© 2018-2020 The Female Leader's Edge. Stefanie Mockler, M.A.

Valparaiso, IN | Chicago, IL

Contact: samockler@gmail.com

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  • Stefanie Mockler, M.A.

Writing through a Global Pandemic: Lessons learned in the first 23 days

Updated: Mar 23

Hi, thanks for stopping by. Through this global pandemic, I have been writing. A lot. I have always used writing (and speaking) as an outlet - it's cathartic for me. It's helps me process, learn, and grow. I'll continue to share some of that writing here.


I want to preface my post with acknowledging that this post is written from the safety and warmth of my home. I recognize how privileged and fortunate I am to be here. I can't emphasize this enough. The privilege is real.


My heart, energy, and financial support goes out to all those who have lost family, who are fighting COVID-19, and to each and every person on the front lines. The nurses, doctors, healthcare workers, and hospital staff risking their lives to care for patients, without proper supplies and PPE. The grocery store clerks and staff keeping the shelves filled. The delivery drivers bringing food and groceries to people at home. The first responders helping those in need. Any employee working at a business deemed 'essential' should be recognized and rewarded.


Through this, I am offering pro bono coaching and consulting to help those without financial means who could use a sounding board, advisor, or leadership coach. See more here.


Please consider ways you can support your communities and the people mentioned above: sign petitions to get them the protection they need. Vote with your dollars to support local businesses.


And, most importantly, STAY HOME. Social [physical] distance. Do not meet up with people. Do not galavant around the store. Do not visit your parents and friends. Do not host gatherings. Do not attend gatherings. Do not pass go. That's the single best thing we each can personally do. In the grand scheme of things, this is a very minor sacrifice to make.


Peace, love, social distancing, and a whole hell of a lot of solidarity to each and every one of you. xoxo

For me, this whole experience really ramped up 23 days ago.


23 days ago (on 2/27): my brother texted me saying he would likely have to back out on our Austin trip for SXSW. Coronavirus was spreading quickly and he felt it wouldn’t be safe given he is immunocompromised & has a chronic lung disease.


21 days ago (on 3/1): I received the following text from my brother: "I called Dad to see if he wanted to go to the ymca and he legit screamed in the phone for 4 straight minutes at me. Told me I need to stock up on medicine for 5 months and not leave the house.”


[Though my brother was at first upset by my Dad’s response, he hasn’t left the house since…]


The week of 3/2: I tried to prep for SXSW and continue to execute on other upcoming work, while slowly but surely watching things get canceled in the US and muted alarms sound all over the world.


Many people, including me, in the US went about their daily lives, business-as-usual.


17 days ago (on 3/6): I got the news that SXSW was canceled. This sent shockwaves through the community — this was the first time the festival didn’t happen in 34 years. 34!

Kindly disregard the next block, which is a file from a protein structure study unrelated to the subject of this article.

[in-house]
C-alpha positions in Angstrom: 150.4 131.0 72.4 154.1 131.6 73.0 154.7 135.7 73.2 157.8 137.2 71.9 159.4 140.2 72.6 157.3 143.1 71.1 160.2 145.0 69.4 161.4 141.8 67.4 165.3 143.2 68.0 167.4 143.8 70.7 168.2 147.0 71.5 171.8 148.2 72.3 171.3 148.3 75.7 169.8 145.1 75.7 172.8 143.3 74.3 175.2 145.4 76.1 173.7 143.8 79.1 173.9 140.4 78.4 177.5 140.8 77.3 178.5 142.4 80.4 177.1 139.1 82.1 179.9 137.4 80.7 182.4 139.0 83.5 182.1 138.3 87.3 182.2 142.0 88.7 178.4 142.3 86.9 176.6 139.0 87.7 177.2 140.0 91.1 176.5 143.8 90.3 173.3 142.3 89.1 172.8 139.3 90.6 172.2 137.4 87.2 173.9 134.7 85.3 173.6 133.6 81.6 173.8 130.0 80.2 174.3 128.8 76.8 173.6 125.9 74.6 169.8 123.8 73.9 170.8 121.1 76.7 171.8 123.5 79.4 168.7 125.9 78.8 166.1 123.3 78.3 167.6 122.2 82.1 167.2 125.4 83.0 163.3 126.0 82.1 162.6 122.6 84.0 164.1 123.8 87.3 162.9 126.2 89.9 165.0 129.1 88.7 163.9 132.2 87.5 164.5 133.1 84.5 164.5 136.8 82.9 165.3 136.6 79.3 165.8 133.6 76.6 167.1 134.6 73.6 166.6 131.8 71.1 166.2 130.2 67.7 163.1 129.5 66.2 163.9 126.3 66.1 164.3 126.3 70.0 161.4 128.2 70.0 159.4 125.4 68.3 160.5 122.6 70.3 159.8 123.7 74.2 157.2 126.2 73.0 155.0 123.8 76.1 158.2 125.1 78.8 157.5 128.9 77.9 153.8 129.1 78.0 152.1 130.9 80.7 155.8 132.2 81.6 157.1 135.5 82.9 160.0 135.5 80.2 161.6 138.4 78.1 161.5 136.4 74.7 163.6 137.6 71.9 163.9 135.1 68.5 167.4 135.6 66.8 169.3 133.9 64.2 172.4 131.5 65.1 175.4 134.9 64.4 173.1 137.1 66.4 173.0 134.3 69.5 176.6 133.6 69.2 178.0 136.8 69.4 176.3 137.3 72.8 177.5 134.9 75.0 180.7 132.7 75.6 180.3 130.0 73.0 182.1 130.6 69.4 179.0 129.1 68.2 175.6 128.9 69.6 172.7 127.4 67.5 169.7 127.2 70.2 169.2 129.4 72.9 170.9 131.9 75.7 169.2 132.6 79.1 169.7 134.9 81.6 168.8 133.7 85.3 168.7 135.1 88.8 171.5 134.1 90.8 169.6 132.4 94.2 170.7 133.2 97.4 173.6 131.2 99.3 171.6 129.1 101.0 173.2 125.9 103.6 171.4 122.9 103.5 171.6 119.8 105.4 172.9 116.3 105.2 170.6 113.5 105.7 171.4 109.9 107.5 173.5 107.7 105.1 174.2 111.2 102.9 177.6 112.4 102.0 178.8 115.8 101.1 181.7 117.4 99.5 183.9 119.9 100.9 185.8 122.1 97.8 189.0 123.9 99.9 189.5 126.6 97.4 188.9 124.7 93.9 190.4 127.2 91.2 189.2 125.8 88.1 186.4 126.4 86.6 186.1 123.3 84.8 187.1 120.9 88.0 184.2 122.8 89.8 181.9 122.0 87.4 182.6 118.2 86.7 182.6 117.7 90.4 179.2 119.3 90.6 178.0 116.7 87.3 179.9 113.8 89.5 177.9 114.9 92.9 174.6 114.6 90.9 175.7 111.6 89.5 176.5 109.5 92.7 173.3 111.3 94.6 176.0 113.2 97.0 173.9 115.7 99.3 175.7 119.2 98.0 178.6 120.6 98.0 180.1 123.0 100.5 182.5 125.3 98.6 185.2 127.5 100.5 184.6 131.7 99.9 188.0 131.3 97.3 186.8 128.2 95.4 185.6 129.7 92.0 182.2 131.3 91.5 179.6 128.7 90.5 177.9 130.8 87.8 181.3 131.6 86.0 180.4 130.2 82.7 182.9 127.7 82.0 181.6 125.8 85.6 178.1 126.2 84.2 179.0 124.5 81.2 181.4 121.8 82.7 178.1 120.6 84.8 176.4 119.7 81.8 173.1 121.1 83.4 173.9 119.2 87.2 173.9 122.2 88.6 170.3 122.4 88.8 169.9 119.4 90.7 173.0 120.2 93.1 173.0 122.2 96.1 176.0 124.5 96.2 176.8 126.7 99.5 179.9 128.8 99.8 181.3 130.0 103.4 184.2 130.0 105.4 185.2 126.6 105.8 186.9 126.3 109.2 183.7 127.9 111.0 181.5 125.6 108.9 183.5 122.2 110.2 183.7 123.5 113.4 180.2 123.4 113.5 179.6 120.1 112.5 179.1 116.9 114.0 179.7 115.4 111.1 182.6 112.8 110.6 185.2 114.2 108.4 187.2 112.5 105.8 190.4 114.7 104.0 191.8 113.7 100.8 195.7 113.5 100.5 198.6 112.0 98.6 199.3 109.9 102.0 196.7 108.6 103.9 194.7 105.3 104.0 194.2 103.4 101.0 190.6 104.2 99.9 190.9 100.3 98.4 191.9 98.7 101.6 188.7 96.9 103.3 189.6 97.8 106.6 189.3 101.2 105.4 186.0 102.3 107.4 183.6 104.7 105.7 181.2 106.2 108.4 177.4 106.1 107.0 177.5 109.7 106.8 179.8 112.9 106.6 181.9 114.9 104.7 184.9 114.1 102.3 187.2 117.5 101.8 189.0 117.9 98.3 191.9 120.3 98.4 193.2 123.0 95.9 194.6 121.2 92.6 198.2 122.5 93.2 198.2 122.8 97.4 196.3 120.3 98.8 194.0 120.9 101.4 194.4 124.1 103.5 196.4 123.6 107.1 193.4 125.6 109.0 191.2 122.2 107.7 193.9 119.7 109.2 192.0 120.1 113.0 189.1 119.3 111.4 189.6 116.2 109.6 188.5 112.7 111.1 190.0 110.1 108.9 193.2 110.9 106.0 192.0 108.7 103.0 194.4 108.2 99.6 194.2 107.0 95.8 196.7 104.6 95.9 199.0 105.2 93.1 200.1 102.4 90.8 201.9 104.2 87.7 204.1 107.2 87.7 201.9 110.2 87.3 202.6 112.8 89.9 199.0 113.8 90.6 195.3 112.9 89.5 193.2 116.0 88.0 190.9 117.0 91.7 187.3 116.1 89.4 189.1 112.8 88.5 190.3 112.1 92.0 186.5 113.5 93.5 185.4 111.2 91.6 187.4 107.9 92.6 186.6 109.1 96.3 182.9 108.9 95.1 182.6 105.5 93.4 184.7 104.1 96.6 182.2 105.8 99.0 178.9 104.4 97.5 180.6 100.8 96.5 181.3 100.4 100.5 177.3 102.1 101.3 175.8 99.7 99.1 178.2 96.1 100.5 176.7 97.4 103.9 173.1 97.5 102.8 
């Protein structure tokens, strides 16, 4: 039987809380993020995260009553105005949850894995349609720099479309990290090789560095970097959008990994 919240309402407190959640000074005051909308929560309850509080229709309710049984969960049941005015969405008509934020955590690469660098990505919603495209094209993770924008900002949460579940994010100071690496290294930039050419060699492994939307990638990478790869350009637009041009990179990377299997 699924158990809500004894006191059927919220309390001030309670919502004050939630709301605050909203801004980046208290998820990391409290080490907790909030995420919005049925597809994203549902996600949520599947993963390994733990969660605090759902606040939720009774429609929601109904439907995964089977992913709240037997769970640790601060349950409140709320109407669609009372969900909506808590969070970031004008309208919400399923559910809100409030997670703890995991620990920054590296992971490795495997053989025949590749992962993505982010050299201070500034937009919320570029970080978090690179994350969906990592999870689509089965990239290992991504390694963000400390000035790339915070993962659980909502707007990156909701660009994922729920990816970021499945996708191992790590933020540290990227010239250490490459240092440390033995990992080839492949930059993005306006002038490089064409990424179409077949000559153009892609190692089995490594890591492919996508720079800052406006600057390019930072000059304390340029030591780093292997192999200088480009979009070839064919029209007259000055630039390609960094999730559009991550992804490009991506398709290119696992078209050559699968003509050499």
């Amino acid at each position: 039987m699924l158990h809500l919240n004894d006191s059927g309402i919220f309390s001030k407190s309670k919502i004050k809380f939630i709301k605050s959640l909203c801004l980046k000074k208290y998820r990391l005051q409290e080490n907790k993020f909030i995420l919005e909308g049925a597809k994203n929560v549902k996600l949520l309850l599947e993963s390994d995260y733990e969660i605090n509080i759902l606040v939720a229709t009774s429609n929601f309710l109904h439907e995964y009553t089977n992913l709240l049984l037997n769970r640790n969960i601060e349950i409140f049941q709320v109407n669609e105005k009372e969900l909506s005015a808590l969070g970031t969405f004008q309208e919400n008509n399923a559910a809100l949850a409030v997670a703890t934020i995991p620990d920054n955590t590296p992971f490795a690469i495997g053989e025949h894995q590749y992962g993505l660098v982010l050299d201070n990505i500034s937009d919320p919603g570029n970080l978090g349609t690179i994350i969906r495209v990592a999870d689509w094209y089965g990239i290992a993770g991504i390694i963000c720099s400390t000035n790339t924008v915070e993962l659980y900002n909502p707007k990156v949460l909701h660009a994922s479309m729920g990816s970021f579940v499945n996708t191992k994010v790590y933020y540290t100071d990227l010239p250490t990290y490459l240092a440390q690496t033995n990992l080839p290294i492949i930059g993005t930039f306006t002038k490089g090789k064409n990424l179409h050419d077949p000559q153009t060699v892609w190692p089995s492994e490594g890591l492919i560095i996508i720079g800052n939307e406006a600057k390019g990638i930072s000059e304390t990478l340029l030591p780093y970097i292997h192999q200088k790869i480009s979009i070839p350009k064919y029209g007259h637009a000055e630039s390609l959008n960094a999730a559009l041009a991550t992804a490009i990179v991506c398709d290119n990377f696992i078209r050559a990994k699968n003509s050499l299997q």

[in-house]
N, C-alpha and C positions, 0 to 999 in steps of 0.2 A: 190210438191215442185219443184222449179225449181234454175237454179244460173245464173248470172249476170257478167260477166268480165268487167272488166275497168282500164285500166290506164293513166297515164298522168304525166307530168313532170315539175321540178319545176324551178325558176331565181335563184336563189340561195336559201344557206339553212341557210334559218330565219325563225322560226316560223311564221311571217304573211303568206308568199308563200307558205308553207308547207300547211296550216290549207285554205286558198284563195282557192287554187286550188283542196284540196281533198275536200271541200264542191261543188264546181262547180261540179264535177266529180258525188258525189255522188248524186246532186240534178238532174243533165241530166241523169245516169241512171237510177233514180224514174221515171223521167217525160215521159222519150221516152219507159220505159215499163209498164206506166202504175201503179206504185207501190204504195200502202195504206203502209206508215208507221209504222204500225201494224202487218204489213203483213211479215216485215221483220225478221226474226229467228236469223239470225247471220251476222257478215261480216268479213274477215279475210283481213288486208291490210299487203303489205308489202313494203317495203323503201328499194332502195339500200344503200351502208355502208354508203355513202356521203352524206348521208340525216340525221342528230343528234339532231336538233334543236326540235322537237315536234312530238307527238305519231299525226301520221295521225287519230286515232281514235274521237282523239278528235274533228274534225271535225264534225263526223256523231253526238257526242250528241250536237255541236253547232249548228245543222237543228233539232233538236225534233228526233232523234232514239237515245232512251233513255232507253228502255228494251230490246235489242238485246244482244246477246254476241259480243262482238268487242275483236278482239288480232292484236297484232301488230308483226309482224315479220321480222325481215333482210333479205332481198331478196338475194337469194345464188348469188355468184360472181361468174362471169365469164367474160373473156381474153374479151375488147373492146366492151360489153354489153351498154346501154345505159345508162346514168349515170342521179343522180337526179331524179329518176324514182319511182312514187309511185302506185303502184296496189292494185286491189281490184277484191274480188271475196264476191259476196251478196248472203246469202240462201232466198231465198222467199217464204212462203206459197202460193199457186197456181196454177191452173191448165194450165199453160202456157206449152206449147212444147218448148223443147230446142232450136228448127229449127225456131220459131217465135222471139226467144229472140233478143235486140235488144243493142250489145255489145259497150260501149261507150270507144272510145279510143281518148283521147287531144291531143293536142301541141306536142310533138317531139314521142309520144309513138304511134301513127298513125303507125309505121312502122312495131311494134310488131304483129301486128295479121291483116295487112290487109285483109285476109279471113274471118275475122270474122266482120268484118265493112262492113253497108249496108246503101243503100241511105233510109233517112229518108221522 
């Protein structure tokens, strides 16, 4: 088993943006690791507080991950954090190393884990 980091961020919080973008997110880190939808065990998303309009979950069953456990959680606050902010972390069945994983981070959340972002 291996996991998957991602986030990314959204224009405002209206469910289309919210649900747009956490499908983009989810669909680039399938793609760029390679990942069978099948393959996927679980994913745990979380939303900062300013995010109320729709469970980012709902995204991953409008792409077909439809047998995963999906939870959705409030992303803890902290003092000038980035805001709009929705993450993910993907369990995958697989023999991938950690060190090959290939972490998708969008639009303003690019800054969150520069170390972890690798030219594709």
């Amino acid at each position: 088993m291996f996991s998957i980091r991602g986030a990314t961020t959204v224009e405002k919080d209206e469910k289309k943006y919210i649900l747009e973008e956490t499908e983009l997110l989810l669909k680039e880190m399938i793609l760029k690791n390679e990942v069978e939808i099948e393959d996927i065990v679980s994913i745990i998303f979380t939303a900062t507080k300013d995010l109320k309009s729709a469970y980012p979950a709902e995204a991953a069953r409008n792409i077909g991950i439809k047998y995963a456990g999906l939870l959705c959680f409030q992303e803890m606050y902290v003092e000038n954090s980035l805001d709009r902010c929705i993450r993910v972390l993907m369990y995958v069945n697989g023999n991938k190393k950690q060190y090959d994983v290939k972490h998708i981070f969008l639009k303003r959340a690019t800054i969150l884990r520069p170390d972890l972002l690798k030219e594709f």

Worry set in. My obsession with the news cycle, particularly around COVID-19, soared.


The week of 3/8: events, conferences, and large gatherings were canceled left and right. Unprecedented times.


11 days ago (on 3/12): I worked from home as I had the whole week and in the afternoon, left my house to head to an Orange Theory class.


At this point, I was otherwise social distancing, but surely, I (so wrongly, dangerously, and erroneously) thought, I could still work out. It’s healthy. I need to sweat out my stress and keep my immune system humming. I’ll take all of the precautions — keep my distance, use cleaning wipes, and be in-and-out.


I thought: I’m young. I’m healthy. I’ll be OK.


I called my Dad on the way, and he immediately told me to cancel my class and get my ass back home.


Let’s just say it was familiar to my brother’s prior text exchange.


I pushed back, and he explained to me the importance of #flatteningthecurve.


The widespread impact that I, one person, could have if I contributed to the spread. You’ve likely seen the numbers by now… it starts with you, you expose 2-3 people, those 2-3 people expose 2-3 people each… it gets scary fast.


Here's a powerful visual.


The connectedness of our world is astounding, and of “our human family” as President Obama so aptly called it in a recent tweet. It can be used as a source of disaster (for those who refuse to social distance) or a source of powerful community-building and togetherness.


Today, 3/22: This marks day 11 of social distancing and quarantining in my home. I have not left. I’ve ordered groceries, some take-out food, and, along with the rest of the world, been grappling with finding a new, temporary-but-not-sure-how-long, normal for myself and my family.


3/16 to 3/21 was, perhaps, one of the most surreal weeks of my life. Granted there's a recency effect at play here -- I wonder if I'll say that in the future? Anyway, a lot of people were social distancing. And still, a lot of people were not.


I am social distancing with my partner, our 17-year son, 2 cats and 2 dogs. Yes, we’re outnumbered by our animals…